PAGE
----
(a) he had never provided any classified information to his biographer, and (b) he had never facilitated the provision of classified information to his biographer.

For lying to the FBI — a crime that others go to prison for for months and years — Petraeus will just get a two point enhancement on his sentencing guidelines. The Department of Justice basically completely wiped away the crime of covering up his crime of leaking some of the country’s most sensitive secrets to his mistress.

When John Kiriakou pled guilty on October 23, 2012 to crimes having to do with sharing a single covert officer’s identity just days before Petraeus would lie to the FBI about sharing, among other things, numerous covert officers’ identities with his mistress, Petraeus sent out a memo to the CIA stating,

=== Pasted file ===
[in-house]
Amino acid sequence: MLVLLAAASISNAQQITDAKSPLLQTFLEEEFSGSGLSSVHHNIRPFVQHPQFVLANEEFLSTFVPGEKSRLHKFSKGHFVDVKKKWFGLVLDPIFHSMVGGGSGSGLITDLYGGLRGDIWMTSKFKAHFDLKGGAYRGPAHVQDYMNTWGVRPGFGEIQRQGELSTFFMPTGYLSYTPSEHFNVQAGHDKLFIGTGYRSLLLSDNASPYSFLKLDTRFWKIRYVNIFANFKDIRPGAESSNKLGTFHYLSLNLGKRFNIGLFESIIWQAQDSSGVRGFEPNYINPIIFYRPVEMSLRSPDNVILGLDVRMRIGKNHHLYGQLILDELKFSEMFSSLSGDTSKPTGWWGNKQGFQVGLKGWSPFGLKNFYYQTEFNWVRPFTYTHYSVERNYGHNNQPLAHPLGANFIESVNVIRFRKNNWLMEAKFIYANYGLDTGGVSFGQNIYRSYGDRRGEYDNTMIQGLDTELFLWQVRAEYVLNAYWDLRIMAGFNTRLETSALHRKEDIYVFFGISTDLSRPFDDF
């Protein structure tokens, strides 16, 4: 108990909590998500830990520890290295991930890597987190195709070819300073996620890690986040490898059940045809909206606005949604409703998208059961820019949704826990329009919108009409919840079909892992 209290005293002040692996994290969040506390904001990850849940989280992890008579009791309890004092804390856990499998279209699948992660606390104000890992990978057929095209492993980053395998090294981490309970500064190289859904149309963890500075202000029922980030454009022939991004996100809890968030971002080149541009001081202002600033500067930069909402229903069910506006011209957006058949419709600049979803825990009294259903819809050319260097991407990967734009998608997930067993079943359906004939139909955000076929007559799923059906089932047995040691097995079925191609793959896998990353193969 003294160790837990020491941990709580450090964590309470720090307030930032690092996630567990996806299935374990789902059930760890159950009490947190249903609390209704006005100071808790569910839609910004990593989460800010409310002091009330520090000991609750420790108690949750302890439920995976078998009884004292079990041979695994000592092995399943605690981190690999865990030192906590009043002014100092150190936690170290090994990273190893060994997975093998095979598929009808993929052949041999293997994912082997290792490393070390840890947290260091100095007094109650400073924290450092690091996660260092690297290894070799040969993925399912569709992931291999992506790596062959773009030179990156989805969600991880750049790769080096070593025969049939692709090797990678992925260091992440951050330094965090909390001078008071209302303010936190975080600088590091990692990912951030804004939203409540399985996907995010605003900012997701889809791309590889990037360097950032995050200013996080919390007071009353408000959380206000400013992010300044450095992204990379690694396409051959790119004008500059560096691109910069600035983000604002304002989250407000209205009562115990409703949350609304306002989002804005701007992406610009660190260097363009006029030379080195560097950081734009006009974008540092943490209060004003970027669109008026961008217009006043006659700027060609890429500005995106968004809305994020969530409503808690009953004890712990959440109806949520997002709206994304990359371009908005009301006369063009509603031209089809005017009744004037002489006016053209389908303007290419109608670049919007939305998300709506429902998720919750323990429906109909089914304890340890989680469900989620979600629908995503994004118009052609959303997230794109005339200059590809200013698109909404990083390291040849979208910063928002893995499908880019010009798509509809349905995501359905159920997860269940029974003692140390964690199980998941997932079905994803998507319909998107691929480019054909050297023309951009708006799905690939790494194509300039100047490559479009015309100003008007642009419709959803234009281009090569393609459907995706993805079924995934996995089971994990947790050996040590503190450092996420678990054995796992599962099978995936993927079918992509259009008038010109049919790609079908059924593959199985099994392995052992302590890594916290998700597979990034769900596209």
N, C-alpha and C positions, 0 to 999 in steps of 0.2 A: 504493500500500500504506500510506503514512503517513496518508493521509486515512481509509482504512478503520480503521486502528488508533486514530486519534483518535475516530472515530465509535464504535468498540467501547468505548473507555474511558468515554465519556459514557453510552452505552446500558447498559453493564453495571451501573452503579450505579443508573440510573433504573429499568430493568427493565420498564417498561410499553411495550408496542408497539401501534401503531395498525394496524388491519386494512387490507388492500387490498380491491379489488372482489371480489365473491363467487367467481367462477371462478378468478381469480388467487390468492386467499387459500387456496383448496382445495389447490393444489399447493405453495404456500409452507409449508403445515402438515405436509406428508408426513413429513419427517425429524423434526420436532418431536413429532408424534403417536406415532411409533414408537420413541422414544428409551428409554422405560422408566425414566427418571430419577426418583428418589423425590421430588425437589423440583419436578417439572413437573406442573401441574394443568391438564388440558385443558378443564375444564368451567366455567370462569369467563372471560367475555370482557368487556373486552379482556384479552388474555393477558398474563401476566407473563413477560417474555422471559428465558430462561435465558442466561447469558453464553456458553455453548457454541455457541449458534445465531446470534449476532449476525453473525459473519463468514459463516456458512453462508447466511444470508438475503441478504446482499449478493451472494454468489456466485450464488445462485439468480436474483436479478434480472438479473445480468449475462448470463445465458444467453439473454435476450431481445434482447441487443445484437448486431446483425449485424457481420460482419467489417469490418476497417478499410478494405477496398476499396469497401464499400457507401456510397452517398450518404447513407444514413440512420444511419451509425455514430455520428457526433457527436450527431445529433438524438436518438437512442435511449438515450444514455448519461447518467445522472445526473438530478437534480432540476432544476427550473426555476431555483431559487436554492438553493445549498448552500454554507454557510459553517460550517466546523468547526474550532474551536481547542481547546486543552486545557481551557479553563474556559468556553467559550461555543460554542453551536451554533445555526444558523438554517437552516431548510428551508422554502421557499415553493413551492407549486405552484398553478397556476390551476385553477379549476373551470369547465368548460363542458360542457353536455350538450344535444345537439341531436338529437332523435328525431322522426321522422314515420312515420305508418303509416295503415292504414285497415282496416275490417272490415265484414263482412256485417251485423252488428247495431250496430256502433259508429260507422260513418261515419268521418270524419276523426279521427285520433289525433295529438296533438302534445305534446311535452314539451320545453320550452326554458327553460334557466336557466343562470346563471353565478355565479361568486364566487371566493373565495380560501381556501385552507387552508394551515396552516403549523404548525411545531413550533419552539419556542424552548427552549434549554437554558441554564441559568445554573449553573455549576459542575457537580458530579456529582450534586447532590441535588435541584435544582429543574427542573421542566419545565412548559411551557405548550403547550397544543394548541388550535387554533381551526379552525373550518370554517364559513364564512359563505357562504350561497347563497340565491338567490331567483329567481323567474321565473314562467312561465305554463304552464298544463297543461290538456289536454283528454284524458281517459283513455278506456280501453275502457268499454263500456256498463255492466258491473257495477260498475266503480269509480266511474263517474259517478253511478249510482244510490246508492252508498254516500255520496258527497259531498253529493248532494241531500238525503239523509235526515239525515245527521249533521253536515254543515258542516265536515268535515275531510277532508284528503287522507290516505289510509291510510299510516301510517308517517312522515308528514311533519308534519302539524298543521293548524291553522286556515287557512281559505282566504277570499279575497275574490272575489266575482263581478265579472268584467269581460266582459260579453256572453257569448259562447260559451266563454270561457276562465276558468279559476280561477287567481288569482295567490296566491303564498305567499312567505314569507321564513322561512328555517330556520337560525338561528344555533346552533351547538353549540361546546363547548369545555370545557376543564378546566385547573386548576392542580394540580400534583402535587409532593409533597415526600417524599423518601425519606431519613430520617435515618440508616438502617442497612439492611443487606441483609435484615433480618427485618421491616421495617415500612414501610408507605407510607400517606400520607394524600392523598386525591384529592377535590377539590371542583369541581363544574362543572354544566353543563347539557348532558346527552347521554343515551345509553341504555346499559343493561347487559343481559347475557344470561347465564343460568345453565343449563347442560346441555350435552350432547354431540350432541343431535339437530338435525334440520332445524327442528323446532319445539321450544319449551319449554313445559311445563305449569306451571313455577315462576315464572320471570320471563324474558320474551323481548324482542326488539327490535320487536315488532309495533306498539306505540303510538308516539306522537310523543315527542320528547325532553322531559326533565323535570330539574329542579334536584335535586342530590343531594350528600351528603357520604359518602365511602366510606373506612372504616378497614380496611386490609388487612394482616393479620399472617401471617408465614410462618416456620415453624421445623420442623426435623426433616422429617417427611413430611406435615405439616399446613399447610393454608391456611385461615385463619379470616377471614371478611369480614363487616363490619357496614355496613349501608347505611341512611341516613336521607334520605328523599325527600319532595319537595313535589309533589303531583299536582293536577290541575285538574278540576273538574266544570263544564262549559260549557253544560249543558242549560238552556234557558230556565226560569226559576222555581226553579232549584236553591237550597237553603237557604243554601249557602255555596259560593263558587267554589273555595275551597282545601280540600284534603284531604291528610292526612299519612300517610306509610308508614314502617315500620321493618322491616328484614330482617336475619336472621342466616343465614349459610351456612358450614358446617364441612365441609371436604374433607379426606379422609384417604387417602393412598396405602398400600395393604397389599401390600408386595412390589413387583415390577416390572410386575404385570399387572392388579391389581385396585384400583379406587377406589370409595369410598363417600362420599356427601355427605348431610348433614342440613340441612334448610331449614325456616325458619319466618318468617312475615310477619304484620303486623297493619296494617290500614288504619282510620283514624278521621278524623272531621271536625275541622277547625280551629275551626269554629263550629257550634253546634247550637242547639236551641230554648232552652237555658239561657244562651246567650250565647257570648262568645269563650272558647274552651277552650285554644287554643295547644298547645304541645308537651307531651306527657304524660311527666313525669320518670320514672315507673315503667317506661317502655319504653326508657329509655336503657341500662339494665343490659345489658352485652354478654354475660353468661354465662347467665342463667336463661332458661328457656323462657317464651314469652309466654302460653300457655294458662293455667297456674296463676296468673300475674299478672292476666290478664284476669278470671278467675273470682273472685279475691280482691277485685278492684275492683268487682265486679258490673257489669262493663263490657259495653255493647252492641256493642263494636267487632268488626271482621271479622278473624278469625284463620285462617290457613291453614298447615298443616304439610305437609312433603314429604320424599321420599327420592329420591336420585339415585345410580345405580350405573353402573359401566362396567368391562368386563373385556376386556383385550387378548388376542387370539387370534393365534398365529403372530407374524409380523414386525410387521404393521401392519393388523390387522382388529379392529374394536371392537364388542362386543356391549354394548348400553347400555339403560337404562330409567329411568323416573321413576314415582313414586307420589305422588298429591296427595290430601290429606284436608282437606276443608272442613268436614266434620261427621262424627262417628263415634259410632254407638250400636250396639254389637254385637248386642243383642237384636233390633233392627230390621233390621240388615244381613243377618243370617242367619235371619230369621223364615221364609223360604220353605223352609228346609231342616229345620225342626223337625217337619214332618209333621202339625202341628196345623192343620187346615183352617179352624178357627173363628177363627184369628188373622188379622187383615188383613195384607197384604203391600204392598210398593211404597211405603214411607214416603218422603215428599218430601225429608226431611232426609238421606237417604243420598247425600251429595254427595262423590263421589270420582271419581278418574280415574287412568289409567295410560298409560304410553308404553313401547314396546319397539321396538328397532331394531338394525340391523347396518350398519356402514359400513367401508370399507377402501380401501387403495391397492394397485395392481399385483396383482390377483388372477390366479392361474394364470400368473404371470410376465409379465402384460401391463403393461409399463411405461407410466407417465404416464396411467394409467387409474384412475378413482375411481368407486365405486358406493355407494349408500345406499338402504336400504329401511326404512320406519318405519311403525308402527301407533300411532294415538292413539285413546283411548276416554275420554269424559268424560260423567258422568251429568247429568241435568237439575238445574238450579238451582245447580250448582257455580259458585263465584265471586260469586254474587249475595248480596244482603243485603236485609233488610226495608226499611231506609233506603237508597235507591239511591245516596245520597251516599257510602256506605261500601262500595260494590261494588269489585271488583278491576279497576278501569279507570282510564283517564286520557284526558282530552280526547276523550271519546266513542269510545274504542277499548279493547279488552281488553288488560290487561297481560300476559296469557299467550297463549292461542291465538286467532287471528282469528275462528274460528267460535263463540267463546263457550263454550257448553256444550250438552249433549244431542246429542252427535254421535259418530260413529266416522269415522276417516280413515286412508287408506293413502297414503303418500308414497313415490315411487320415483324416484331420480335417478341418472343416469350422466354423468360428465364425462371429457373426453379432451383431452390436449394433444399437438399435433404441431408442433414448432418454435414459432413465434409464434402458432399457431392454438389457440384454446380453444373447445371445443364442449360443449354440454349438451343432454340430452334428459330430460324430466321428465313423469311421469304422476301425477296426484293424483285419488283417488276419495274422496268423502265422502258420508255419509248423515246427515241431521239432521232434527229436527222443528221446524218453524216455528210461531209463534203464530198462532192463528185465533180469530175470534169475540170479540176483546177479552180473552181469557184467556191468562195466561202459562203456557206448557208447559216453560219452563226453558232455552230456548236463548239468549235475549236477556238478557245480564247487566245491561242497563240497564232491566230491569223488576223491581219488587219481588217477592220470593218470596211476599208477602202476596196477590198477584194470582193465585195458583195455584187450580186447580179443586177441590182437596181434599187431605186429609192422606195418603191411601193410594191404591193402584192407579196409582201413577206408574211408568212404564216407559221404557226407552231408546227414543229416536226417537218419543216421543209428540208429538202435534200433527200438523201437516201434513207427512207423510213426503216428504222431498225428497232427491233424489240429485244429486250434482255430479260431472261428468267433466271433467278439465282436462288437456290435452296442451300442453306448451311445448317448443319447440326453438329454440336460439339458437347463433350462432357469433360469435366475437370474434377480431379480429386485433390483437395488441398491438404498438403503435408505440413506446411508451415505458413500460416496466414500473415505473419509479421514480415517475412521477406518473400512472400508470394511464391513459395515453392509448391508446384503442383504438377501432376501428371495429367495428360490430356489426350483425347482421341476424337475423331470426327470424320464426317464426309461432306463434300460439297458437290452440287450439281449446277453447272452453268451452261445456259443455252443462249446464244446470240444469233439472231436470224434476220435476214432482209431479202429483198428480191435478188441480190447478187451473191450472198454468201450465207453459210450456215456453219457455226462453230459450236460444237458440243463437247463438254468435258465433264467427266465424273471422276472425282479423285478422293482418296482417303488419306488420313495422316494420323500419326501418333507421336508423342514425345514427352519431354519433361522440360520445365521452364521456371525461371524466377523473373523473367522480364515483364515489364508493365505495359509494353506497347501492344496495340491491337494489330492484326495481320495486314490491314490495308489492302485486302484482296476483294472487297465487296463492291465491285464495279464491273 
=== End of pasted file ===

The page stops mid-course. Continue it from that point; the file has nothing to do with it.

Oaths do matter, and there are indeed consequences for those who believe they are above the laws that protect our fellow officers and enable American intelligence agencies to operate with the requisite degree of secrecy.

David Petraeus is now proof of what a lie that statement was.

News Tue, 03 Mar 2015 13:30:36 -0500
Segregation's Insidious New Look

Racial segregation dominated the American residential landscape for generations. We can't afford, suggests the research of Stanford's Sean Reardon, to let economic segregation have anywhere near as long a run.

The world’s ultra rich, filmmaker Jacques Peretti observed last month, now inhabit “their own Elysium-style biosphere.” They live in “a floating bubble high above Earth,” a “chrome Business Class tube in the sky.”

Peretti was, of course, speaking metaphorically. The rich don’t really live in their own biosphere. They live on terra firma, just like the rest of us. But they don’t live with the rest of us. In our increasingly unequal world, those of high income live more and more apart.